by aiding in holding it down."
Alt OTHER LETTER FROM
In the eaption of my former letter,
Mr. Editor, you called me a "Tar
Heel" but" I don't mind that a bit.
But, really, there is no tar, -jjid not
any tnrpentine about here that I have
seem It is like South Carolinians
being called "Sand Lappers," when
one third of South Carolina children
don't have any sand to play in. Two
fine old North Carolina Confederate
veterans up here like to laugh an*
say: "South Carolinians are 'GooberGrabblers/
" I don't know how it is,
as 'between North Carolina and South
Carolina,' but it is certain that gold
is gold?whether its in a man's blood
or in his pocket. "A man's a man for
I was in South Carolina recently
? > tiiii-riail +T?irv aa ir tt/vmo At 7T!\
UJUL a uuilivu tl Xjgf uuu o? r v* ?*?
old friends; but to my regret I could
not see them all. One or two hare "pass
ed over the river." Mr. Melvin Dickert
is one that -*e are never to see
again in his place at church, or elsewhere?'till
the end of time comes,
and the great reunion takes place.
The cotton between Charlotte and
Columbia seems to 'be very poor; but
in the Dutch Fork and ahout Pomaria
*+ <a rrr\r\A Hnn m o r? TlQOr Pn .
11 iO pi. tlLJ ^UUU, VllC JU1UU AAVUi V ?
iraria told me he? would gather almost
a full crop of cotton. I am glad;
for cotton at eighteen cents means
v The dry weather of South CarolinaIs
ours too! we have had no rain much
since some time in August?and not
much since July. The result is that
leard manv an Aorfni oU,* 4.1.- r
j vmaavu auvui U1C X
ocess that cuts out bite and par<
11 without a comeback I Stake yo
svery hour of the day. *
las always been sold Wl
i or premiums. We LB j
>king a pipe or rolling
Know tnat you've got
obacco! We tell you /
bang the doors wide A
le in-on a good time fa
so often, without a
regret! You'll feel li
has been wasted and \
^ back up for a fresh start
You swing on this say-s
gi thousand-collar bill! It'
* ness and contentment t<
the farmers want to plow for wheat
and the ground is too hard. They pre- 1
pare for wheat here with disk or 1
sulky or big two-horse plows. Stub- 1
ble lands are often put into wheat, '
but the land is usually plowed twice I'
and harrowed wrell. Lots of crimson
clover seed has been sowed on stub
I Die lanas eariy m tne suiwu wituj
most of it coming up and dying?and
some not coming up -at all. We have
only a few turnips?about tliree dozen
plants to the patch. There will
be but few turnips in this part of the j
v;orld and I don't know how to do i
without turnips and greens.
As the railroad runs near my study j
window I cannot help noticing the rail-1
road activity. I have not always been i
out of sight of railroad property. In
Georgia I lived beside the Seaboard
main line, and in Virginia I lived in
sight of the great Cnesapeake and I
Ohio and the Norfolk and Western; j
but the activity there was nothing to
be compared with this here.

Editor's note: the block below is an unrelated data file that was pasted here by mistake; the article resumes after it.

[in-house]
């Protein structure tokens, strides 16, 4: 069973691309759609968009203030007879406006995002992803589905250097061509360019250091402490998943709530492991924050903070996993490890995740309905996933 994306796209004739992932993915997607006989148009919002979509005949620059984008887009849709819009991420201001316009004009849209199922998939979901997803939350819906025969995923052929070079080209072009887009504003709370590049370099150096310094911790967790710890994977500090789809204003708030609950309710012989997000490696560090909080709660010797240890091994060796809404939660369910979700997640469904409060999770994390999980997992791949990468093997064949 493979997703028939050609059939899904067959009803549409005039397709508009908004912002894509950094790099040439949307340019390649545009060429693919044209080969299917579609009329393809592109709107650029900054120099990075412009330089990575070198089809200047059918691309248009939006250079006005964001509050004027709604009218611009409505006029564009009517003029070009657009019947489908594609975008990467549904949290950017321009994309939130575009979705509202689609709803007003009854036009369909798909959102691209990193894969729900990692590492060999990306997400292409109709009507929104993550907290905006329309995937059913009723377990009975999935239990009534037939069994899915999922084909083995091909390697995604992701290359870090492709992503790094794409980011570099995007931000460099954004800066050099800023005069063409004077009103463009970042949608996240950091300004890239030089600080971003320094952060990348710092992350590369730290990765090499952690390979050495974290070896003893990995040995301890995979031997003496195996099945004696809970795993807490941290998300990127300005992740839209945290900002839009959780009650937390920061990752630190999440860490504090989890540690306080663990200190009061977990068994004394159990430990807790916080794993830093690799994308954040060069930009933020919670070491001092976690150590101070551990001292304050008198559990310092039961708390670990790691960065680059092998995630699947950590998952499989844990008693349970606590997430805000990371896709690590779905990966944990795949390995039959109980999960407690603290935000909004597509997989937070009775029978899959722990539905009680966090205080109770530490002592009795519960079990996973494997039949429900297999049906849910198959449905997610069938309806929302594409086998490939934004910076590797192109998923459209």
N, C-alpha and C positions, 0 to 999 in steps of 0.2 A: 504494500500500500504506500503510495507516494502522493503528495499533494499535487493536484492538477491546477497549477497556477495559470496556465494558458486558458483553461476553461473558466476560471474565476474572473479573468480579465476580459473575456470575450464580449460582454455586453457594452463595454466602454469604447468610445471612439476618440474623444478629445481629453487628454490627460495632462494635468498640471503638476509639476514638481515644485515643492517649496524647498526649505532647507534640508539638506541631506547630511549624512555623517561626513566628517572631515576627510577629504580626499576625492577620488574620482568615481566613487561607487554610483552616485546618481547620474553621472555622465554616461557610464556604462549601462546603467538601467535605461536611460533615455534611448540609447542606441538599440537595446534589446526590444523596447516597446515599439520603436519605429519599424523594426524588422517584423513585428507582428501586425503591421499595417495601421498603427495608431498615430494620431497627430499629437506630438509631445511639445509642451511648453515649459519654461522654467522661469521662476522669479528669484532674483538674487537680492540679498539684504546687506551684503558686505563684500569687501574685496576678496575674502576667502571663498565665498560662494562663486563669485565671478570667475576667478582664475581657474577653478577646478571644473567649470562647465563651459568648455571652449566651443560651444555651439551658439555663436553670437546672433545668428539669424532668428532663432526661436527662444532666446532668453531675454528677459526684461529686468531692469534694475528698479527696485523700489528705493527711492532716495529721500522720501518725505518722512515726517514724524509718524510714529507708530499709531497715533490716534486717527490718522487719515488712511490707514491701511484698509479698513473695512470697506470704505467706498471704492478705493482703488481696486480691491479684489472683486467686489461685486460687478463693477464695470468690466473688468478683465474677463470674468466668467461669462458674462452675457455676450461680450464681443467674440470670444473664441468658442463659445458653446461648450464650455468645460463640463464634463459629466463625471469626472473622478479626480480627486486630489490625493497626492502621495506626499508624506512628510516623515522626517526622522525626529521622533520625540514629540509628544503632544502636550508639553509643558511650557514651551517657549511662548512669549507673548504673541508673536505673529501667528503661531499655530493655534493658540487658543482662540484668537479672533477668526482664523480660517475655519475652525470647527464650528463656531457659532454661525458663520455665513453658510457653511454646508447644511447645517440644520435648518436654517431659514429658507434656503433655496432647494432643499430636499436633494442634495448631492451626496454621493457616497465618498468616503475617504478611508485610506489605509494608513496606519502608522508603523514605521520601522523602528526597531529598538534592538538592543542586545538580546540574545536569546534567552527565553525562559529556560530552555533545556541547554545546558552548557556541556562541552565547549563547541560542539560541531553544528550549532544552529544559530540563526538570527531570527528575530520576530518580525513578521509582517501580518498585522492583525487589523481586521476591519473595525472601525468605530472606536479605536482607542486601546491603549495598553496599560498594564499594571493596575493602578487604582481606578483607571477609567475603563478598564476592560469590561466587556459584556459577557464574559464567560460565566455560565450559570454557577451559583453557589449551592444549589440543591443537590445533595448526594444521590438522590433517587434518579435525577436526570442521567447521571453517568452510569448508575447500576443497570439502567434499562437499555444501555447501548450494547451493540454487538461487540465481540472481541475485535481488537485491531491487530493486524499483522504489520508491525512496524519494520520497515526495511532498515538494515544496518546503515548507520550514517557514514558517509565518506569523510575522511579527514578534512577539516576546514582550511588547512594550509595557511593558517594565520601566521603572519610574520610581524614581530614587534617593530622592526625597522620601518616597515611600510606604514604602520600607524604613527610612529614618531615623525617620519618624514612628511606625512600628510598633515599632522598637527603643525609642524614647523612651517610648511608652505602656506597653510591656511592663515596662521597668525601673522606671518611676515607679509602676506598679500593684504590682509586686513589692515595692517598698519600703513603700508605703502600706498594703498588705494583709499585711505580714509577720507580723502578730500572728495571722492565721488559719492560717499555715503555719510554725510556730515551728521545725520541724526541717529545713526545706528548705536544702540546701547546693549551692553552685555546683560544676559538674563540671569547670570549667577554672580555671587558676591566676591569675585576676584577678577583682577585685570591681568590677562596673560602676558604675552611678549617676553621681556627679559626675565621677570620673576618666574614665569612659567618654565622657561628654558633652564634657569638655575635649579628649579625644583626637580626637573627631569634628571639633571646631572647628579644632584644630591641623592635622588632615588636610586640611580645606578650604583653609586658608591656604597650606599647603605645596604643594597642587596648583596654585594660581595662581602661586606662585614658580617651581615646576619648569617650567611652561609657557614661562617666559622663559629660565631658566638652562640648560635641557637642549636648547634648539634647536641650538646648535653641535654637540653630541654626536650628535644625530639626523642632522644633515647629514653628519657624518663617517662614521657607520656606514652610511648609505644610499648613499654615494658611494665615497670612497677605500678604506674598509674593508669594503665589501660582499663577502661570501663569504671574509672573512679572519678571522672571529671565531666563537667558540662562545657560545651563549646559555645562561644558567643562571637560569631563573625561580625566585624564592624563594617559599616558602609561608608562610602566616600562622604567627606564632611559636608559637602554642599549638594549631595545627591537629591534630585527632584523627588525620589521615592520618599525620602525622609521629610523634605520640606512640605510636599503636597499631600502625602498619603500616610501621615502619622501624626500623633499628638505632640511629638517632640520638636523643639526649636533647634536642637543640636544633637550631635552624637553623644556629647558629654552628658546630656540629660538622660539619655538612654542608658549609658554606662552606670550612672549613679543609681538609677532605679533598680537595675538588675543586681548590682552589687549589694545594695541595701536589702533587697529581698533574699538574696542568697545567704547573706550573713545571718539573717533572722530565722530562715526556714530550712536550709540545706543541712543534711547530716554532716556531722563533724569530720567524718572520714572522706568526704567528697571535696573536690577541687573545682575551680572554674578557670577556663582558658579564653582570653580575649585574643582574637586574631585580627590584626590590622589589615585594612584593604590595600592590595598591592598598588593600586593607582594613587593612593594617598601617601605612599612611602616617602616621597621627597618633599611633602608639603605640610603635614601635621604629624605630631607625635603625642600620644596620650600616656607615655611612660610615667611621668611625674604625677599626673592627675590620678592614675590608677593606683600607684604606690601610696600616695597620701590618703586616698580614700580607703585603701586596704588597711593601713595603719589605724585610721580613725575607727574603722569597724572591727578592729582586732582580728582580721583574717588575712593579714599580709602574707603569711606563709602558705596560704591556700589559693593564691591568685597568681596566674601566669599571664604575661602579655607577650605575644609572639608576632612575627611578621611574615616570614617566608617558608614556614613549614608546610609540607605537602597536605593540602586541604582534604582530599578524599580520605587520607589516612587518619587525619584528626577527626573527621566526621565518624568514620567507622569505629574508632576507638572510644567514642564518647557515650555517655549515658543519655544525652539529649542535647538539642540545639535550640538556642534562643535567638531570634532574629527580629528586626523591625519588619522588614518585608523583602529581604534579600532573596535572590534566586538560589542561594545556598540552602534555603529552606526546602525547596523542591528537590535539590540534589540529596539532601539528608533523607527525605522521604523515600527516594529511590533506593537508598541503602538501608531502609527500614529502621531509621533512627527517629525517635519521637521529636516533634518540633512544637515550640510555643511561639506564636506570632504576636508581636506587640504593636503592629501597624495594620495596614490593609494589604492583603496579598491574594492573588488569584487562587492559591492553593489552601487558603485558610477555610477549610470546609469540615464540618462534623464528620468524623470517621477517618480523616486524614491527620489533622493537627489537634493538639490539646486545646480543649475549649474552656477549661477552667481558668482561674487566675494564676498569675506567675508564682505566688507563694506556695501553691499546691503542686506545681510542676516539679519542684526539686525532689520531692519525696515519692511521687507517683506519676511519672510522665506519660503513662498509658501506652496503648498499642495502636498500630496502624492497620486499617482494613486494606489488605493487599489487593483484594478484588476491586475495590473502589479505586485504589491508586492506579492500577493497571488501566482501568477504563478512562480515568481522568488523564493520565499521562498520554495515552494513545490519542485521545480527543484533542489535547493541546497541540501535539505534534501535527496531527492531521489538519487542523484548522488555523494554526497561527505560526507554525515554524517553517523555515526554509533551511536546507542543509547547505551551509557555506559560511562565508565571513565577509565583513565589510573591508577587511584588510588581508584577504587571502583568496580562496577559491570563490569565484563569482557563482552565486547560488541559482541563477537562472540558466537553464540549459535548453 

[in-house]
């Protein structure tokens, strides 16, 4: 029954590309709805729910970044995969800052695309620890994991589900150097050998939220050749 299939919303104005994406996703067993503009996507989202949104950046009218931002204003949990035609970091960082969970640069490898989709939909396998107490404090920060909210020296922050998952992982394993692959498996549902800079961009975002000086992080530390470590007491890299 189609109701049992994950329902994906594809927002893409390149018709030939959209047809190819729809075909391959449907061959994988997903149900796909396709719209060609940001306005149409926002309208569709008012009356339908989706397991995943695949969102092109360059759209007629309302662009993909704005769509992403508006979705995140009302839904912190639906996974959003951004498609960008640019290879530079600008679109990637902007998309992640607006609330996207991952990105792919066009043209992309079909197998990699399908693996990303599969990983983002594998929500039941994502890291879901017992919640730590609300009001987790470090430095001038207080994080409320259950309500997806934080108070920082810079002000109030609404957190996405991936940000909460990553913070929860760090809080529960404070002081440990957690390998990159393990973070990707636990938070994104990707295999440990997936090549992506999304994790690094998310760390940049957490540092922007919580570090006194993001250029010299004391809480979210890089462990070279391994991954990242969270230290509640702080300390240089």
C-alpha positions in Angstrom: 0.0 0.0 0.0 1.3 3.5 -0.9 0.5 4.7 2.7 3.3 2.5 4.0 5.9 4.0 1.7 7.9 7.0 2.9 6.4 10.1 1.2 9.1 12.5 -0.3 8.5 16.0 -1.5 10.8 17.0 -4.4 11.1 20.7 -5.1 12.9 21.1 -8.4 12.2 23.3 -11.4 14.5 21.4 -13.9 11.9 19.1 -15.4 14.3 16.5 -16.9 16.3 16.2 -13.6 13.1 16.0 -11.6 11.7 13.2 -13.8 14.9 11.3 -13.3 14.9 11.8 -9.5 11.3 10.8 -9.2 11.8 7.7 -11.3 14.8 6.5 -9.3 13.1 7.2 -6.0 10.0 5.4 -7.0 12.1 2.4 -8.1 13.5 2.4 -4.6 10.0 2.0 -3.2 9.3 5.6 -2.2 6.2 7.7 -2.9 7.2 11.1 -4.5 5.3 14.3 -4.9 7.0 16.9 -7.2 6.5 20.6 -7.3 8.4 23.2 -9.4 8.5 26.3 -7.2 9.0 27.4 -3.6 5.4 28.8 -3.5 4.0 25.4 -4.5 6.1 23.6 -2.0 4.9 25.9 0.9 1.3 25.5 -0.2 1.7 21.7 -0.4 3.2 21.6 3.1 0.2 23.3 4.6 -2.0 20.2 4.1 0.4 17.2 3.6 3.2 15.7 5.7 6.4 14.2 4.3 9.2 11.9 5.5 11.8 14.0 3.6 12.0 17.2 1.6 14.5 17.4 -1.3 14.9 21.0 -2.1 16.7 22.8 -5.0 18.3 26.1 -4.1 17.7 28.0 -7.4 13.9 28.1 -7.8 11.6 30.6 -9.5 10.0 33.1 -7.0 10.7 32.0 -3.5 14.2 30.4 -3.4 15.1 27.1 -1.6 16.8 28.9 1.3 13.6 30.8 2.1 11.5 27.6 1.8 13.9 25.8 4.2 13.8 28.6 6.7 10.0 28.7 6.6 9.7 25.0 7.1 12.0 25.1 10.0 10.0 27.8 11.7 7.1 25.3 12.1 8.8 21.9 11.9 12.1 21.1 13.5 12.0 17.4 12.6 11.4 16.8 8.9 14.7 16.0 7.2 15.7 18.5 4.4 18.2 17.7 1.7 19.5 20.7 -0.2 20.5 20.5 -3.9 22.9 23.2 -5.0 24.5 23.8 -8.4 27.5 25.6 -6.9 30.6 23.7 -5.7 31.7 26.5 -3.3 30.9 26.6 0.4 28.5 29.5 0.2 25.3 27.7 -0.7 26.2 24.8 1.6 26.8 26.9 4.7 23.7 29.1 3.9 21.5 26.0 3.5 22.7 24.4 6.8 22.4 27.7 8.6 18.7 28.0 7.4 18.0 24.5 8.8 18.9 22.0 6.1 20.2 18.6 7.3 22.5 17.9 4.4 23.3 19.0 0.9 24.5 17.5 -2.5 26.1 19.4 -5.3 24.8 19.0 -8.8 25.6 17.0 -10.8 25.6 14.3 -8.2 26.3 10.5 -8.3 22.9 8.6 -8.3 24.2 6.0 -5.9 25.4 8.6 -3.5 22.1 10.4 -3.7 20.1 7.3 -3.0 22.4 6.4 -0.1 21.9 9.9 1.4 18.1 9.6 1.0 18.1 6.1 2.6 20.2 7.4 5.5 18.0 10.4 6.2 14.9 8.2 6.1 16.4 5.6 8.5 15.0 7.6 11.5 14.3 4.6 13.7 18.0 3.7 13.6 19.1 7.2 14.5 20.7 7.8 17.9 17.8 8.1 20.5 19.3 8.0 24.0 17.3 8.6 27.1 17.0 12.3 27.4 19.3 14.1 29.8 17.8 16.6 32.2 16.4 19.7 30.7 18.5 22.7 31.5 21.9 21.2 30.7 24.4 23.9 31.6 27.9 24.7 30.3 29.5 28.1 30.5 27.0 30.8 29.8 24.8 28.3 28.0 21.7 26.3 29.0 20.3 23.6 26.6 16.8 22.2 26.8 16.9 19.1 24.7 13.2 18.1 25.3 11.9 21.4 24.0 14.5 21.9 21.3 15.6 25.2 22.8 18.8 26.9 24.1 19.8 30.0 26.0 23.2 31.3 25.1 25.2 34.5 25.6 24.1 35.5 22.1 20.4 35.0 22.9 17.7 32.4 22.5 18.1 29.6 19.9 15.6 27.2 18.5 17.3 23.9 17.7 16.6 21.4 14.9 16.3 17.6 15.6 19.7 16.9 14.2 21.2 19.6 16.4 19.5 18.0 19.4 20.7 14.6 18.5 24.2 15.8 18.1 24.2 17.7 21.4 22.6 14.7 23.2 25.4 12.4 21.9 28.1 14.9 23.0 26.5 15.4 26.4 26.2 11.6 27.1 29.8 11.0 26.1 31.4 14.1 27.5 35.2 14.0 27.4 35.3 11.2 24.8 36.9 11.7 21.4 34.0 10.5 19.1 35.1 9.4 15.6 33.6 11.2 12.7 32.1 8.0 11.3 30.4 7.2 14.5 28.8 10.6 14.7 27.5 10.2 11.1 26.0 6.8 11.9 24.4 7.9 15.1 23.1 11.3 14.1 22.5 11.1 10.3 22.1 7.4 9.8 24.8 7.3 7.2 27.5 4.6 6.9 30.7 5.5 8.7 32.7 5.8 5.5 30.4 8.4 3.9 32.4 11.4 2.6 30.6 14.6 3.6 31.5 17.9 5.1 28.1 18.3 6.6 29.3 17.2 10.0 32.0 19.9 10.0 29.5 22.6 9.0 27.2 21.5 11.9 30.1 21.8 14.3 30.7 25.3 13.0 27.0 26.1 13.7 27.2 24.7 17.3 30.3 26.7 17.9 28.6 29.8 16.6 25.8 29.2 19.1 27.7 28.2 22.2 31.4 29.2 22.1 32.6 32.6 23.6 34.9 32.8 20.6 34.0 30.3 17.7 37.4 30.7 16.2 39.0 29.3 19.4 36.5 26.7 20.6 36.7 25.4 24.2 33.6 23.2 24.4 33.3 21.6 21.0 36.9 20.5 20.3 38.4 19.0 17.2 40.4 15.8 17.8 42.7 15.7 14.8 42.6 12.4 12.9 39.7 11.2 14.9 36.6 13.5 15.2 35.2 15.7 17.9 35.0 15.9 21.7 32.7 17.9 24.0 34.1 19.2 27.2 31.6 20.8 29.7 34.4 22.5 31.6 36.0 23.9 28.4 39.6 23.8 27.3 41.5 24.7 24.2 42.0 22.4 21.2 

Times have changed and business has
increased everywhere, I suppose; but
I cannot help thinking that prosperous
times are due to some extent to
Wilonn a/^miniRtratinn. T met a !
young man on a train sometime ago.
He was from Montana, but a native 01
Asheville, N. C., where he (had just
been to see his people. He had been 1
in the great West only a limited num- ?
ber of years. He said Wilson will
; carry his state, because everything
I is so prosperous out there. One thing
DID YOU (
VI U1U UlUt A
Maybe you ju
there is a ph.
your own hon
O. & T. 1
i East End Main Si
:h and lets you '
or bank roll that j
i national joy smoke
ke your smoke past O
vill be sorry you cannot ||
o like it was a tip to a y?
s worth that in happi- fj
3 you, to every man tj
ows what can be tj
Dut of a chummy ffl
pipe or a makin's ig
r e 11 e with /jf
Albert for fif
? q^HE Prlnc?
x Albert tidr
DS TOBACCO CO. red tin, and i?
Salem, N. C. Sjjjr $act" every Prine?
Albert package, hm?
reverse a rea' mesrage-to-yo*
Hdy on its reverse side. YonU
July 30th, 1907." That mean*
that the United States Govemment
has granted a patent on the
process by which Prince Albert i*
made. And by which tongue bite anf
^ throat parch are cut out! Everyf
where toharrn ic cnM
r Prince Albert awaiting yotc
in toPP.y red bags, 5cr tidy
re(* t'ns> 1?c* bandsona*\
pound and half-pounA
w tin humidors and fafc
^ that clever crystalv
1 glass humidor, with
! "^j|V\ \ sponge - moistener 4
Ik \ top' l^at keePs
^\?VW \ tobacco in suck.
l^wVX mV/ \ ^ne con<*'t'oa"~ *
I noticed about this young man w*s
that he no longer talks li&e us, ae
talked as I suppose the Westerners,
io. He never said "Yes" at all; he
always said "Yah." He never safo %
"No," but "Nab."
In South Carolina vhen I was pastor
there, I often went to see Aunt
Yinie Kibler who is getting up ia
years. As she was once married* I
dont suppose sh.e would mind if L
should tell her age; she was born in
1827. That is getting back and she
* * ? T^1? OUaa
is not as Old aa JIT. oane uucaij
Little Mountain. I managed to -call <
on her during my recent visit to tli?
home country and found her lively
and smiling as usual. I told fcer*
about one of my church "girls" being,
ninety-five years old. iWte have a number
of old people about here. Thcother
day vre had a grreat reunion
!\Ir. Jolm Wagner's. He is eightyNext
week we are to 'have anotlier
gathering of the same kind, where m.
man is eight-Jseven and goes to churclt.
every Sunday wTien his church hastservice.
I don't know whether North
Carolina tar and turpentine hav*
"" " -
anything to do wun isorxn varum**,
longevity any more than South Carolina
Little Mountain rocks and Pomaria
If your readers read what I h*r?
written and I find it out, I may writ*
again?just to let them know I hav?,
Most respectfully, v
Y. Von A. Riser.
st forgot that
le town. |
1 !0 E ^
t. i'h') c 3. <8